Current Uniform Acts
OPTION 1: The traditional ULC approach
The traditional ULC approach towards the implementation of private international law conventions can be characterized as the drafting of a separate and specific implementing act with a limited number of provisions whose purpose is to give force of law to a particular convention, the text of which is annexed to the statute by which it is implemented.
In the context of the implementation of the Canada-France Convention, it was suggested that this approach be slightly modified so as to provide, not only for the implementation of the Canada-France Convention, but also of similar conventions which may be entered into by Canada in the coming years. Under option #1, the proposed uniform implementing act is therefore of a more generic format with no specific reference to one particular convention. Subject to these changes, its provisions remain largely modelled on the traditional ULC approach.
Uniform Enforcement of Judgments Convention Act
Comment: The title of the proposed uniform act is general to cover as many conventions on enforcement of judgments as possible. In so doing it would remedy the need for the enactment of a separate implementing act each time a convention has to be implemeted. Only the list of designated countries would be amended from time to time.
1. In this Act, "convention" means the conventions existing with countries designated by [regulation] [order] and to which this Act gives force of law.
Comment: The section on definition, a usual feature of uniform implementing legislation, indicates to which conventions the act applies. In light of the comment made above, this section is drafted generally without mentioning any specific convention so as to refer to any conventions that might be concluded by Canada in the area of recognition and enforcement of judgments upon consultation with the provinces and territories. It would be sufficient for the enacting jurisdiction to list the names of countries with which such conventions will exist, as in the case of the Canada-France, by designating them either by way of a regulation or ministerial order depending on the choice of each jurisdiction.
There is no reference to the text of a convention being added in a schedule to the uniform act. From an implementation point of view the publication of the text of a convention is optional and not mandatory. Each jurisdiction will therefore decide on the need to publish the text of the Canada-France Convention and other such conventions as an annex to the act or elsewhere. Other alternatives to the publication of conventions as part of provincial statutes, including the use of a web site, such as that of the Department of Foreign Affairs, could also be explored.
Designation of jurisdiction and court
2. The [responsible Minister] shall,
(a) request that the Government of Canada designate [enacting jurisdiction] as a territorial unit to which the convention extends;
(b) determine the courts in [enacting jurisdiction] to which application for [registration or declaration of enforceability] of a judgment rendered by a court of a country with which a convention has been concluded may be made and request the Government of Canada to designate those courts for the purpose of the convention [.]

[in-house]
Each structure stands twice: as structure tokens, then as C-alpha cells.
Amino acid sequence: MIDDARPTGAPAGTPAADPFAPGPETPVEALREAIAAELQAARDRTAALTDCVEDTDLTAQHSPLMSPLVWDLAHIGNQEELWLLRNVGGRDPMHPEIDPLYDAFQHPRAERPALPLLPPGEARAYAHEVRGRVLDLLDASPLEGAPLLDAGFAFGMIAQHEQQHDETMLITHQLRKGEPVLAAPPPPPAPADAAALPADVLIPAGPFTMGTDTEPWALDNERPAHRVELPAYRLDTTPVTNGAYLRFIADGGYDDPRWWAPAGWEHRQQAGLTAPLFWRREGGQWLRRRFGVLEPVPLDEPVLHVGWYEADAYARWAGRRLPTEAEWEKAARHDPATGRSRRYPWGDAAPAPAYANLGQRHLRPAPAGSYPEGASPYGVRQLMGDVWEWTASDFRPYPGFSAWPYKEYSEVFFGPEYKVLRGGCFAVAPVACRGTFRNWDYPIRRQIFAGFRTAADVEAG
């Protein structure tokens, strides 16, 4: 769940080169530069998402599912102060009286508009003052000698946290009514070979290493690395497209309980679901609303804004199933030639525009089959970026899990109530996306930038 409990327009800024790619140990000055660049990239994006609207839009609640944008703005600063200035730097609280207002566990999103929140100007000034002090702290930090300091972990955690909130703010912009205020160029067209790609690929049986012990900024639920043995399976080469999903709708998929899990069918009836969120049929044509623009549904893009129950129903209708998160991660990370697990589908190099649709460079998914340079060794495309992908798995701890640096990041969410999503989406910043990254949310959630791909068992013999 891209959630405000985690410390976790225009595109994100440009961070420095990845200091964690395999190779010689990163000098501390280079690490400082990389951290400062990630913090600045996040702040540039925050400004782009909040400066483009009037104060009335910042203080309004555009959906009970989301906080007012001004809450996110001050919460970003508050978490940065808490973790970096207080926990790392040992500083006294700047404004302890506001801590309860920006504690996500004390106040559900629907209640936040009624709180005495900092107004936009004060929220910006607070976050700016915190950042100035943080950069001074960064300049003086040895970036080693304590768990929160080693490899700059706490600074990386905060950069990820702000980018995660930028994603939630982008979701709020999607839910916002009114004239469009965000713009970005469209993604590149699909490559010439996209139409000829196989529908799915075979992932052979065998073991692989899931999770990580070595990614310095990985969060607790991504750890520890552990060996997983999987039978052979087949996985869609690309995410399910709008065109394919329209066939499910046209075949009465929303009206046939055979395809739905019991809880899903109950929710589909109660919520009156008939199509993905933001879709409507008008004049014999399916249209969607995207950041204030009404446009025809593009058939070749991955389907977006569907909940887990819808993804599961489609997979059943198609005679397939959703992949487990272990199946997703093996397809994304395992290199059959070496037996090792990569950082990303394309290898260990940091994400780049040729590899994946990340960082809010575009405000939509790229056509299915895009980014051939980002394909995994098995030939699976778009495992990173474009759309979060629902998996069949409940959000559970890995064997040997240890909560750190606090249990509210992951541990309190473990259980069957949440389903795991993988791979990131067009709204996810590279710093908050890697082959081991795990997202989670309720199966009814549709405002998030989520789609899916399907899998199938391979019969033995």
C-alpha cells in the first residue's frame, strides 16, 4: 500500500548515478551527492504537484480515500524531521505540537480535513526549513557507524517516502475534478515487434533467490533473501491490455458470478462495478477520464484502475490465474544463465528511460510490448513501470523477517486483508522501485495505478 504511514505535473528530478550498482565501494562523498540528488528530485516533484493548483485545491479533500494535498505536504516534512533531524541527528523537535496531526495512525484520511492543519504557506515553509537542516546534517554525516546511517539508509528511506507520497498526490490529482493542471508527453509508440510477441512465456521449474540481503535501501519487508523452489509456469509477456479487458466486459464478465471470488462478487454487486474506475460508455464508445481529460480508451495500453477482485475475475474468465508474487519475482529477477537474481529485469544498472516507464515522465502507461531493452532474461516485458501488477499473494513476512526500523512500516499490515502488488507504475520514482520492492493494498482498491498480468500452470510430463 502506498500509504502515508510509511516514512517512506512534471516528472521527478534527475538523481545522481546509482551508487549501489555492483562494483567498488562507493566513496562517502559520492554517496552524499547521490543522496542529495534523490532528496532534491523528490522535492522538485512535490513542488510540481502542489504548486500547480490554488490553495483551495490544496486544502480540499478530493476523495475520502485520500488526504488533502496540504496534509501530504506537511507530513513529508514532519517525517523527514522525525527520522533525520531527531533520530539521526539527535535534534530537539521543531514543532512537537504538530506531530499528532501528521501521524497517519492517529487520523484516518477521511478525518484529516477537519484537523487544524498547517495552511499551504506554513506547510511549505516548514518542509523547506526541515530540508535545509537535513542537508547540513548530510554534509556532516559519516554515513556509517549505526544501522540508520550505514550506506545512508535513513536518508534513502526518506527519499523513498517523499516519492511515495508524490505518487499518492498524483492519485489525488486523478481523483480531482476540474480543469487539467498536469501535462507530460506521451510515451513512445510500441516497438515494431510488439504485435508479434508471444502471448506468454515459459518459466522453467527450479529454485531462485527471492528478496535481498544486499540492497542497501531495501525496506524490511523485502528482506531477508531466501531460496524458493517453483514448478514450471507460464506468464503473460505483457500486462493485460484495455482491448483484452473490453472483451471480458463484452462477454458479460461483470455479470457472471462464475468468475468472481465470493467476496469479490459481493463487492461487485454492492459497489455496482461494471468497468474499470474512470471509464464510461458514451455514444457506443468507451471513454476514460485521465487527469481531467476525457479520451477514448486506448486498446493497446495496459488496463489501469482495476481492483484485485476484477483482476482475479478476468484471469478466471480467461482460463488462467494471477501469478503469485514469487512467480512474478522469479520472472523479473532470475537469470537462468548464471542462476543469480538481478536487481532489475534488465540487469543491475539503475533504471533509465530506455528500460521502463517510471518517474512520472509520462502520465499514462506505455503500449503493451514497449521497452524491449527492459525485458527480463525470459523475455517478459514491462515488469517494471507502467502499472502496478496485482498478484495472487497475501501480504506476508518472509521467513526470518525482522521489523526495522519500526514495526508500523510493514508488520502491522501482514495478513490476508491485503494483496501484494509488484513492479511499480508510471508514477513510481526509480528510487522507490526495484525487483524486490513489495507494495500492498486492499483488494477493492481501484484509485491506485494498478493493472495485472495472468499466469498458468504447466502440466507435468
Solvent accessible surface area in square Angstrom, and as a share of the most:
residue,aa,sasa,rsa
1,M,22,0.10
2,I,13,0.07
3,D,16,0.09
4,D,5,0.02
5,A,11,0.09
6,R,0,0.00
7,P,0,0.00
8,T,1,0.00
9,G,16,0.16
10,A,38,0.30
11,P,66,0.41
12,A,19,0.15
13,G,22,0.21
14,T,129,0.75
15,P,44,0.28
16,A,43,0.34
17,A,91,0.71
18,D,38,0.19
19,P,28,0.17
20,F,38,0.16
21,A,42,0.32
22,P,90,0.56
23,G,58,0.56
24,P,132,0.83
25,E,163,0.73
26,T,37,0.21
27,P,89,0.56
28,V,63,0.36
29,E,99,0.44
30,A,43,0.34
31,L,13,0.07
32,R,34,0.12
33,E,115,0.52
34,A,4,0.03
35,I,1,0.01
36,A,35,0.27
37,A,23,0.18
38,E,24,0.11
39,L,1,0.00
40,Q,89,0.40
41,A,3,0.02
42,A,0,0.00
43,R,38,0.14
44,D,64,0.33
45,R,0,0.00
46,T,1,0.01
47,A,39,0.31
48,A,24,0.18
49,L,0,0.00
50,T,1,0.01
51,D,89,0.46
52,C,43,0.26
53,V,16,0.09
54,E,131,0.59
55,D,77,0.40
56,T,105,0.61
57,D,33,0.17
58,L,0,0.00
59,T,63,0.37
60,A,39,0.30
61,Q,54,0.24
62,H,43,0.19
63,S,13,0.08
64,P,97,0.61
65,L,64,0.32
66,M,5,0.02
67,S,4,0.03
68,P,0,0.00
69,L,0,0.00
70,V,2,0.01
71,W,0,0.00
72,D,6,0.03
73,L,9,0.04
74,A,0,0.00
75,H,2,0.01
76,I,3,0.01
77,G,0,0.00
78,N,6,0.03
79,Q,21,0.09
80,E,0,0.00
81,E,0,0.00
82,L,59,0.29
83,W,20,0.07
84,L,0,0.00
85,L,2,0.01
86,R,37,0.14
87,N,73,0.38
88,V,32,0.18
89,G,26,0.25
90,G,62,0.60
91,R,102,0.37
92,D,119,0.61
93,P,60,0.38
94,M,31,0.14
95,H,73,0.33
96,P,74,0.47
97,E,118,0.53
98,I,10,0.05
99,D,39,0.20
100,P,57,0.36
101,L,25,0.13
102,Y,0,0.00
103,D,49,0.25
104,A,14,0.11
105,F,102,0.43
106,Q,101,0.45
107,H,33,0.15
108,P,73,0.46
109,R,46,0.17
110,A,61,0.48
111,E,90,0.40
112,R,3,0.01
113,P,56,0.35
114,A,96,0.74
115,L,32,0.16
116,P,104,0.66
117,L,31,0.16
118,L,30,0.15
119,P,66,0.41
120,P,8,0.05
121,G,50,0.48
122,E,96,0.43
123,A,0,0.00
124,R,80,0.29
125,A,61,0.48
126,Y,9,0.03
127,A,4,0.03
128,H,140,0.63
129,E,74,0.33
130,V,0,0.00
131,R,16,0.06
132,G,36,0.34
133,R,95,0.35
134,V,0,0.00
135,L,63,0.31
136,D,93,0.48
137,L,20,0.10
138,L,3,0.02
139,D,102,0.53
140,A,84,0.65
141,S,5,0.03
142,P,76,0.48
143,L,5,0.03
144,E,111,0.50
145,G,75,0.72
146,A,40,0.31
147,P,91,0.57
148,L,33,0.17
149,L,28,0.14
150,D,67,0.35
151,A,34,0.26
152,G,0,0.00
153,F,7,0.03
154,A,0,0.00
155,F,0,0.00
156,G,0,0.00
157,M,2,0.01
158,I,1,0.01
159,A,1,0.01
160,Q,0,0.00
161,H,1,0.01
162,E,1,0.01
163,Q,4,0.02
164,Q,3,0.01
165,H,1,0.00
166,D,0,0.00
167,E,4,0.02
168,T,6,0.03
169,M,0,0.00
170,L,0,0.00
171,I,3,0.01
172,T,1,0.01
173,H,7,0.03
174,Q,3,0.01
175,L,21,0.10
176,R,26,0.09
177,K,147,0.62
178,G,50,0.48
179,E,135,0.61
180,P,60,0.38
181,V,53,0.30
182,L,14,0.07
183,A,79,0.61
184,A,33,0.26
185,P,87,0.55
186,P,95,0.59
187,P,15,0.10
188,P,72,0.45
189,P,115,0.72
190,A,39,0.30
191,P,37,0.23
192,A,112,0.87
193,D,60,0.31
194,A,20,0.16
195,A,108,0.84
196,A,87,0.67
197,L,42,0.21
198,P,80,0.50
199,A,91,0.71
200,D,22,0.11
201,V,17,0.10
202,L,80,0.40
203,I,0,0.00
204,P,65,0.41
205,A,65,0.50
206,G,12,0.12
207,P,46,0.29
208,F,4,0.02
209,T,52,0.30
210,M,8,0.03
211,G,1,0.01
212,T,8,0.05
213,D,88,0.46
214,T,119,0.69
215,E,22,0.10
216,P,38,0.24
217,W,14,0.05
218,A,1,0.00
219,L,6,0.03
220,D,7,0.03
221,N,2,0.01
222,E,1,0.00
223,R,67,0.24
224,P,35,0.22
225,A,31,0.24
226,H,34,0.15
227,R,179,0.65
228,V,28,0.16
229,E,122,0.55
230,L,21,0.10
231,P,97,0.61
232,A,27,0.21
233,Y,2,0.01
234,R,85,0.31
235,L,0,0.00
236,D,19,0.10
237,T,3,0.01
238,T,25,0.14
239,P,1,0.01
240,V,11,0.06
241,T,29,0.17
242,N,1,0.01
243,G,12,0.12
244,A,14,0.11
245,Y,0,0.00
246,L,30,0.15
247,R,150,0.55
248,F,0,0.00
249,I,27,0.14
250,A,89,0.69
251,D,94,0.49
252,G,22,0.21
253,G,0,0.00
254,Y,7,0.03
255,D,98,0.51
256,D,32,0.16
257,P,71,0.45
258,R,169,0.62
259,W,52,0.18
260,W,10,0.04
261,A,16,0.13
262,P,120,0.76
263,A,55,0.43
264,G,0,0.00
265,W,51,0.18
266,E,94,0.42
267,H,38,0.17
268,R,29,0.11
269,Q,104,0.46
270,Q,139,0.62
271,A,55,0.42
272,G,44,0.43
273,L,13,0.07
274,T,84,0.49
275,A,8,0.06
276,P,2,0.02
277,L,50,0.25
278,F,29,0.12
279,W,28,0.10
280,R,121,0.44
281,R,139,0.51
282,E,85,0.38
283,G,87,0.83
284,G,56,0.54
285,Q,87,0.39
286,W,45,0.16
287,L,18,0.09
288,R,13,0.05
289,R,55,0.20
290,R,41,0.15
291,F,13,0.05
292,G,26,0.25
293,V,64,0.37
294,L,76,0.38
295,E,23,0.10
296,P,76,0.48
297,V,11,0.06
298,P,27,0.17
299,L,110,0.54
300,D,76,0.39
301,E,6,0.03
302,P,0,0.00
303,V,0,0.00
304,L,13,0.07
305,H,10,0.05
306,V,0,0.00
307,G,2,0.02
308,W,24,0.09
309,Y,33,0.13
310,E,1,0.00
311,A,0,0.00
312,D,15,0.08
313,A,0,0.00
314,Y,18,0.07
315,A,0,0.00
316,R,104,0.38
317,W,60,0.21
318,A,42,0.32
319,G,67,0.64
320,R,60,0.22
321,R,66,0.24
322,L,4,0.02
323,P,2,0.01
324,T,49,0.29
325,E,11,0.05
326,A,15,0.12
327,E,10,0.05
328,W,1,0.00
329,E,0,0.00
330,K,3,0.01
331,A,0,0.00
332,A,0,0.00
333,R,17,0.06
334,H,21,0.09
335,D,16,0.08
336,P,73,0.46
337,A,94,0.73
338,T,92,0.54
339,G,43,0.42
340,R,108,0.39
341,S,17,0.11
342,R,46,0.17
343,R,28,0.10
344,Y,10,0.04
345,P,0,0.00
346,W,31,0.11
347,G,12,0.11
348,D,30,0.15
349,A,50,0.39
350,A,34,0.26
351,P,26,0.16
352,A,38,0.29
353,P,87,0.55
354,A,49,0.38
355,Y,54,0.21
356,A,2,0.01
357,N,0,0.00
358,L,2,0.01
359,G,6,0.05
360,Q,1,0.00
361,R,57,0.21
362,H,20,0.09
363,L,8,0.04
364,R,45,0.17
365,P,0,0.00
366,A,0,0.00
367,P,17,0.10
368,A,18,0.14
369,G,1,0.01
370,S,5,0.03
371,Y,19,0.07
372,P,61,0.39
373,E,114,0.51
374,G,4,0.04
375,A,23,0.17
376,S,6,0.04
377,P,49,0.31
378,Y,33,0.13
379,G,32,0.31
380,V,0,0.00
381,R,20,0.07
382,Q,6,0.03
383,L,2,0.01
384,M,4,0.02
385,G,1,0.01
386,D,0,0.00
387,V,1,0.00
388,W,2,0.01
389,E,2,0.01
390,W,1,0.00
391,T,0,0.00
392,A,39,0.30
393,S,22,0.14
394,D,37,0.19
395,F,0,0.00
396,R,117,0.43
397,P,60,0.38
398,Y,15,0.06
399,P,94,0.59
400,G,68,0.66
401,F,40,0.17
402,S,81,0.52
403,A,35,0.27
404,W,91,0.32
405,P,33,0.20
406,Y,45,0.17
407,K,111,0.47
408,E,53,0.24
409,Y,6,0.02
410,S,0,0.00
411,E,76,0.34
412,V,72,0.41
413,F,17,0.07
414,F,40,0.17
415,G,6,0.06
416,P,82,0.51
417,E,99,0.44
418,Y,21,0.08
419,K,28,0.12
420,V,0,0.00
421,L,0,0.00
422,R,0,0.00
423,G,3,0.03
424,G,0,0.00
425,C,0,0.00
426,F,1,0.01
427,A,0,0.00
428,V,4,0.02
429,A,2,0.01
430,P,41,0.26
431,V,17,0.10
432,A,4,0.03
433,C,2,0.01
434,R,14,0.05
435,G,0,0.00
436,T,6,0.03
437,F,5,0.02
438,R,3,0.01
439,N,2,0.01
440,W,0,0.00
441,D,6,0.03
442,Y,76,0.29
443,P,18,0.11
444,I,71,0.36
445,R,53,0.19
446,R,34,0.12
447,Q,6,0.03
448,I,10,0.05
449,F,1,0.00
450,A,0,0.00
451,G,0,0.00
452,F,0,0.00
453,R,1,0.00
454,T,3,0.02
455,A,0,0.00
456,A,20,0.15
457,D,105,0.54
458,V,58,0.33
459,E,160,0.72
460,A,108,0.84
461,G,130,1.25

Comment: Section 2 contains standard paragraphs: see the Canada-UK Convention implementing legislation. They correspond to articles 24.1 and 25 of the Canada-France Convention.
There was some discussion of the need to refer in this section to the designation of an authority responsible for the recovery of maintenance in order to meet the requirement of article 10. 3 of the Canada-France Convention. The working group was finally of the view that such designation could best be done in the complementary arrangement to be concluded by the jurisdiction with France under article 26 of the Convention.
For more information generally on the Convention, please consult the Explanatory Report prepared by the Canadian delegation to the negotiations with France [to be available at the meeting in Whitehorse].
Convention in force and given force of law
3. From the date the convention enters into force in respect of [enacting jurisdiction] as determined by the convention, the convention is in force in [enacting jurisdiction] and its provisions are law in [enacting jurisdiction].
Comment: This is a standard and fundamental provision for the purpose of the implementation of a convention (see the Canada-UK Convention implementing legislation). It should be noted that the Canada-France Convention will apply to judgments rendered on maintenance matters, status of natural persons, and custody and access to children even if they were rendered before the Convention came into force for the jurisdiction. See article 2 of the Convention.
4. The Attorney General shall cause to be published in the [named publication]
(a) the date the convention comes into force in [enacting jurisdiction];
(b) the courts to which applications for [registration or declaration of enforceability]
of a judgment rendered by a court of a country with which a convention has
been concluded may be made [;
(c) the arrangements that may be completed in application of such convention .]
Comment: Paragraphs (a) and (b) are standard (see the Canada-U.K. Convention uniform implementing statute). Paragraph (c) is added to account for article 26 of the Canada-France Convention, likely to be reproduced in other similar treaties, which enables the enacting jurisdiction and the treaty country to conclude arrangements to assist in particular in the application of the maintenance recovery scheme. It would appear appropriate that such arrangements be published to inform judgment creditors and debtors of the complementary requirements concerning recognition and enforcement of orders. The text of paragraph (c) is presented between brackets as it will be up to each enacting jurisdiction to decide whether to include it.